The Lifetime ISA (LISAs) may not survive after low uptake by providers and fresh criticisms from parliament.
The LISA has been reviewed by the Treasury Select Committee, which was critical of, “its complexity, its perverse incentives, its lack of complementarity with the pension saving landscape and its apparent lack of popularity with the industry and pension savers”.
The Committee concluded by recommending “The Government should abolish it.”
The LISA was announced by the previous Chancellor, George Osborne, in his final Budget in Spring 2016. It was intended to appeal to savers under 40 by combining a first-time buyer’s deposit saving scheme and a pension arrangement – stretching the ISA idea into a very new shape.
Despite reservations from the Financial Conduct Authority about the regulatory implications, and reluctance from the savings industry, Philip Hammond launched the LISA in April 2017. Progress has been limited since then as there is still only one provider of cash LISAs.
There is a wider choice of stocks and shares LISAs, but these are generally not suitable as deposit saving arrangements.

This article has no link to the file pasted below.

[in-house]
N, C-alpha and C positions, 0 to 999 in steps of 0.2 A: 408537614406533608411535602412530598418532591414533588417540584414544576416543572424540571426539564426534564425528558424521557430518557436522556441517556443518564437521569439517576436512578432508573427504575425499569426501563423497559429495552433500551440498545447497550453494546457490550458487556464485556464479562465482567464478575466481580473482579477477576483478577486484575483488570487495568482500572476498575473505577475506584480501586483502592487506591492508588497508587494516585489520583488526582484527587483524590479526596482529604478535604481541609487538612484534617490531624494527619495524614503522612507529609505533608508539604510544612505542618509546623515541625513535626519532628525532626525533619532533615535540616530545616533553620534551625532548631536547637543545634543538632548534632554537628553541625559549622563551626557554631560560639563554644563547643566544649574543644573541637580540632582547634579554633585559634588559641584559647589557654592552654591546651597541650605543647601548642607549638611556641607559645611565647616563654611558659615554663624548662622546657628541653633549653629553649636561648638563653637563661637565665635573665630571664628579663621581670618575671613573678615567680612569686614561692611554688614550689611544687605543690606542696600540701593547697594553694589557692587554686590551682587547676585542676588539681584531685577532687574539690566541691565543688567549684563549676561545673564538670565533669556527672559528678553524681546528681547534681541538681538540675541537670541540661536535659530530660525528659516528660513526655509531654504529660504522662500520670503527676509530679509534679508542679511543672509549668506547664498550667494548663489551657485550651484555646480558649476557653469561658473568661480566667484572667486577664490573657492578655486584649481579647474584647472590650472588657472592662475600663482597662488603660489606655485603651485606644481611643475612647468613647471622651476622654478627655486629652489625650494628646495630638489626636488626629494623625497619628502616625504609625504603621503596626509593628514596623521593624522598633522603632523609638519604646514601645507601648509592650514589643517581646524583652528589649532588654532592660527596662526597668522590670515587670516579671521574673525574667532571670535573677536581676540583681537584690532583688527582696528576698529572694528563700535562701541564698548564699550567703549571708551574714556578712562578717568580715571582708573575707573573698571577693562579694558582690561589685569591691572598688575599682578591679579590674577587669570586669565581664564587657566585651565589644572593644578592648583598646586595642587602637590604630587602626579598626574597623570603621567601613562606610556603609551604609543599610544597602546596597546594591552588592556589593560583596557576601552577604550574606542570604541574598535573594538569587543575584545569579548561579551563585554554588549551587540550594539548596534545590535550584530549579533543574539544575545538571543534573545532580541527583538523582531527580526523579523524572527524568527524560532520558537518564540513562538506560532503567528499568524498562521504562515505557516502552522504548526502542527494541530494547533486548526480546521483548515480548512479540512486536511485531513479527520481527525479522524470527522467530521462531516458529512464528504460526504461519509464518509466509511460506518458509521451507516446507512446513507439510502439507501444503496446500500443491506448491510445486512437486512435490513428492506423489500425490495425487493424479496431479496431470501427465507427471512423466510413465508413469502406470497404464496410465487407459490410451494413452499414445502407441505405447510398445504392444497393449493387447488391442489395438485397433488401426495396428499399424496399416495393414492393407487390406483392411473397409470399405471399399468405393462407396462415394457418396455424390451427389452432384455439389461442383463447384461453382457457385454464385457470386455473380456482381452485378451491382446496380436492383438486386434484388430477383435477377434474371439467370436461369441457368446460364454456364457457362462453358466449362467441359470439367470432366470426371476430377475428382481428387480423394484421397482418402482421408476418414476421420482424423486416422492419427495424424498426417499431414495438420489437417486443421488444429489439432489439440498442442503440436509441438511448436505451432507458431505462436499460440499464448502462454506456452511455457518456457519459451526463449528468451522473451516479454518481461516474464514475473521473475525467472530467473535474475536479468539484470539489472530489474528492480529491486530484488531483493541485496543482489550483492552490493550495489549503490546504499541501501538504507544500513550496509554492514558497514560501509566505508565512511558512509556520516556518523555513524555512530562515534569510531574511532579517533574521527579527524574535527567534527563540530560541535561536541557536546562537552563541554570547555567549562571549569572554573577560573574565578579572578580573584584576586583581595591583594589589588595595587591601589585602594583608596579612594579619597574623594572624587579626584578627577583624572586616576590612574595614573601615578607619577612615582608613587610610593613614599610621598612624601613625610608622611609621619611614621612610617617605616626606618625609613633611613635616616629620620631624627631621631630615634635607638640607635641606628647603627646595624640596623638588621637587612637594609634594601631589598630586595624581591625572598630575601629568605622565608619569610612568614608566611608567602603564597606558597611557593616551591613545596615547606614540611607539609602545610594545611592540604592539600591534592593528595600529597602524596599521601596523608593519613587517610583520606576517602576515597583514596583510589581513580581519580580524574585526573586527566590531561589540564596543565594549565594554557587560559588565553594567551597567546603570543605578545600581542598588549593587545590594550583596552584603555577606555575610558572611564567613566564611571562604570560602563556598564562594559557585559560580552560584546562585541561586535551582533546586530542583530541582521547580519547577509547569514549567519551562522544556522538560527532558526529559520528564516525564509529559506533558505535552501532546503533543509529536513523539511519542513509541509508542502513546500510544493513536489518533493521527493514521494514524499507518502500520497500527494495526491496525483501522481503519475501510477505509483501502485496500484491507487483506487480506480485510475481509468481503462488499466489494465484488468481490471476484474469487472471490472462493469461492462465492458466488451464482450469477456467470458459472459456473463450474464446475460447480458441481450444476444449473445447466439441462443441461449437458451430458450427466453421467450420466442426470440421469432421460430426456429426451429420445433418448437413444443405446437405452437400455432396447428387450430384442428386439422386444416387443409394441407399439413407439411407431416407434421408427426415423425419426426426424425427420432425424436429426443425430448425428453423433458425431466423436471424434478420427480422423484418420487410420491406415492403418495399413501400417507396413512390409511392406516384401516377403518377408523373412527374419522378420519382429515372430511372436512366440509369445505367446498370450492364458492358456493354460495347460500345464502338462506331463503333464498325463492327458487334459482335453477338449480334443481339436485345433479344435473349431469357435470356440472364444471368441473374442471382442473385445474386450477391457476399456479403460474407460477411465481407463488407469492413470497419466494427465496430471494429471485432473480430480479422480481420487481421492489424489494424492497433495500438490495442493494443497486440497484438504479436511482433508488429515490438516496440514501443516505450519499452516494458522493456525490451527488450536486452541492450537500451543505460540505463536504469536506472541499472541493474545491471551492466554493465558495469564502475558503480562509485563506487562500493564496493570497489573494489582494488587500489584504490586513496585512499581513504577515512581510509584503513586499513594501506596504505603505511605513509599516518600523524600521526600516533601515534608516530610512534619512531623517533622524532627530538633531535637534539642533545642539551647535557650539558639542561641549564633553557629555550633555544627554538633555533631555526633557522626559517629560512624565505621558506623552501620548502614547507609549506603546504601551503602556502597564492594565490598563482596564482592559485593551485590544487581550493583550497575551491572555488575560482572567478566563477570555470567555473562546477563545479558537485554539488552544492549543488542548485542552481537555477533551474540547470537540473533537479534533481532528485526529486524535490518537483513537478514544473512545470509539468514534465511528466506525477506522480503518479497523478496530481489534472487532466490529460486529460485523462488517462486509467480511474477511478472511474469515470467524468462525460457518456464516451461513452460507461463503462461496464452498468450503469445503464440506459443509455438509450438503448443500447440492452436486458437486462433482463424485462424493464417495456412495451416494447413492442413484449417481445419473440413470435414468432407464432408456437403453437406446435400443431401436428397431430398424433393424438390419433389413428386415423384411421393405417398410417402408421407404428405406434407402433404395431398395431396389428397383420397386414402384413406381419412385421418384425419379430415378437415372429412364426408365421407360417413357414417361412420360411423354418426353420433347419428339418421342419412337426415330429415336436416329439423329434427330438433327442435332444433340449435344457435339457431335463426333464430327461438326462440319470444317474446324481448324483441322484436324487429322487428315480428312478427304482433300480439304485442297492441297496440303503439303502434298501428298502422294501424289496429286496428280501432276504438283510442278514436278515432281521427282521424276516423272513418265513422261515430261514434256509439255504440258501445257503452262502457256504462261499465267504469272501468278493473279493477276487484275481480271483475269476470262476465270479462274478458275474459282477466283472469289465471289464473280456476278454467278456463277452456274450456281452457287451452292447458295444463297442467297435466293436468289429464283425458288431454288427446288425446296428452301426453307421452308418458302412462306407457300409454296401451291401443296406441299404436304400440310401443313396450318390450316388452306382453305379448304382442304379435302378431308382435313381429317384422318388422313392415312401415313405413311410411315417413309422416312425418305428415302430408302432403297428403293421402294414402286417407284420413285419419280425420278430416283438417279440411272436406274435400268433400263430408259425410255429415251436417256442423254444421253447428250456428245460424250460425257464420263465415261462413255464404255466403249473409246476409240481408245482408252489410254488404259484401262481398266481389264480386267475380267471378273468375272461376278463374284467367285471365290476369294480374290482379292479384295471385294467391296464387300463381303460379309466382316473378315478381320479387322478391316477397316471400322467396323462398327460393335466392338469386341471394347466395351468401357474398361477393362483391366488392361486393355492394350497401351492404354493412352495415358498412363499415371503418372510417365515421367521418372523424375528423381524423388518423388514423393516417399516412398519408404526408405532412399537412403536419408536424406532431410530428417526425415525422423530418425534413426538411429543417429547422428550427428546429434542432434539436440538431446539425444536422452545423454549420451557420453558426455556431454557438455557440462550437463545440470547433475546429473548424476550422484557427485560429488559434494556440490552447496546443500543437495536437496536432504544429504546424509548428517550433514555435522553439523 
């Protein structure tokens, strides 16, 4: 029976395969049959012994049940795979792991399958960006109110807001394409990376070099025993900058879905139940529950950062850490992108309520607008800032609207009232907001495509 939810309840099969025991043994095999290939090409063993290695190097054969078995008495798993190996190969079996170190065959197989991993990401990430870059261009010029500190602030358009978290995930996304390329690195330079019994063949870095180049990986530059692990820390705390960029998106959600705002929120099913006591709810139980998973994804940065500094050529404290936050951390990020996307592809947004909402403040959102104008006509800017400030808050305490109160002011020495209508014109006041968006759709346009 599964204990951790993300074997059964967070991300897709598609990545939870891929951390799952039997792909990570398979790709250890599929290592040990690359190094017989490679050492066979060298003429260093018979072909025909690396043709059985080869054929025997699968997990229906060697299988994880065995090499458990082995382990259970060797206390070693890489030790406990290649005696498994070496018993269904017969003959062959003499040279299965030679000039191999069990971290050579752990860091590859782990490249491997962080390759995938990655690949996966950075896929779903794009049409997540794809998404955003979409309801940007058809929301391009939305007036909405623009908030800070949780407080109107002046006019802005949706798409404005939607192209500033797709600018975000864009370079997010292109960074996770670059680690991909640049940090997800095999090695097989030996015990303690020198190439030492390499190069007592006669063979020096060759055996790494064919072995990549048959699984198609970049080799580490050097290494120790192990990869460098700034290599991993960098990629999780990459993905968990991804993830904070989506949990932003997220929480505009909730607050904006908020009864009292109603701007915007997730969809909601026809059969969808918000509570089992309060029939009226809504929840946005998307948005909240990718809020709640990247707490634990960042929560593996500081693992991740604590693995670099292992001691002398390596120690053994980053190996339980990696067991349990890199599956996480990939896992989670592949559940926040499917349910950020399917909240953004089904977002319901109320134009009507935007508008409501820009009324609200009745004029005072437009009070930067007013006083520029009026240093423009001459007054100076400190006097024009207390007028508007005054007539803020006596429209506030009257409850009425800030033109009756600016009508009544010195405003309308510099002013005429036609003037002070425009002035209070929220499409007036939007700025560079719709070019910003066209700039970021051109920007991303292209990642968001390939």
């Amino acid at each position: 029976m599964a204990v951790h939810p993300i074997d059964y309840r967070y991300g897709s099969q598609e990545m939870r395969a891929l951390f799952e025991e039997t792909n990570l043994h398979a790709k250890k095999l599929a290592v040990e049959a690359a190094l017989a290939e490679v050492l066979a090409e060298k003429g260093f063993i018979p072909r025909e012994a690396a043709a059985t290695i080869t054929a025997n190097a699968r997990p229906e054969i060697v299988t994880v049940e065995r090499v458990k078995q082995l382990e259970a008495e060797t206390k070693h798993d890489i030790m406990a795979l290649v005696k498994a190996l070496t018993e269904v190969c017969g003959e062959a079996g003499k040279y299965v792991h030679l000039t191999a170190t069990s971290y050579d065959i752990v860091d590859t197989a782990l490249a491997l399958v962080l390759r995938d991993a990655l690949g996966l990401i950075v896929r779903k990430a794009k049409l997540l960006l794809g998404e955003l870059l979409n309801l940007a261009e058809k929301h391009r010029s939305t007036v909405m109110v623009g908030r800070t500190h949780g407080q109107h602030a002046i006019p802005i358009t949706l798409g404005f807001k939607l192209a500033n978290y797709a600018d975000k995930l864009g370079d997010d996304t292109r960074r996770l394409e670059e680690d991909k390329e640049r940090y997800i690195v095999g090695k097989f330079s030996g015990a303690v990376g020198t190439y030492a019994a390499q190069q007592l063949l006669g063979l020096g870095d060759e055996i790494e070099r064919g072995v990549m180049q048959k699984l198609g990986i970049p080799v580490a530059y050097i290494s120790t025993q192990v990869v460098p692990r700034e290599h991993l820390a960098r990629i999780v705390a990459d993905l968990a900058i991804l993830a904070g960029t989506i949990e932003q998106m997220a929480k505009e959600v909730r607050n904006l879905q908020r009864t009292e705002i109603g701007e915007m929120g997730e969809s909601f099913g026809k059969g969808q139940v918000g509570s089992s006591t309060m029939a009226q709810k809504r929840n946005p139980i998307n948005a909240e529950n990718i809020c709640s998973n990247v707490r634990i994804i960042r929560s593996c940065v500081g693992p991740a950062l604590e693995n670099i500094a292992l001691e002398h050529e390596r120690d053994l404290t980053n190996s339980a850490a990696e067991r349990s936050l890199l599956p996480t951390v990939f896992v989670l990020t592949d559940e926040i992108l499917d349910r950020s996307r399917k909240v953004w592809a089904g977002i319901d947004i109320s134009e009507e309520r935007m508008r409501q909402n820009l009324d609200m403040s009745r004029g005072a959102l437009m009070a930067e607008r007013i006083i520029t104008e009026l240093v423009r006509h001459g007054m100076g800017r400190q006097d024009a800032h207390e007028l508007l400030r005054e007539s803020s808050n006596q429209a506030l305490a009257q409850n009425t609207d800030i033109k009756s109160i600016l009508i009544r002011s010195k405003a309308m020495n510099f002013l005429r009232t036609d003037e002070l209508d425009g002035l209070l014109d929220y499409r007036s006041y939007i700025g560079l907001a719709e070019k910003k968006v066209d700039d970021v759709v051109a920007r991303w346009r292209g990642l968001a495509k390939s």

Keith Bonner, Director and IFA of Pembroke Financial Services of Shoreham comments “Although the Committee’s criticisms are hard to dispute, there are some situations where the LISA can be the best option. If you, your children or your grandchildren are aged between 18 and 39, make sure you check with us whether you should consider investing in a LISA before the Treasury Select Committee gets its way.”
For advice as to which type of Individual Savings Account (ISA) is suitable for you please call 01273 774855 or email us by clicking here.
The value of your investment can go down as well as up and you may not get back the full amount you invested. Past performance is not a reliable indicator of future performance. Investing in shares should be regarded as a long-term investment and should fit in with your overall attitude to risk and financial circumstances. The value of tax reliefs depends on your individual circumstances. Tax laws can change. The Financial Conduct Authority does not regulate tax advice.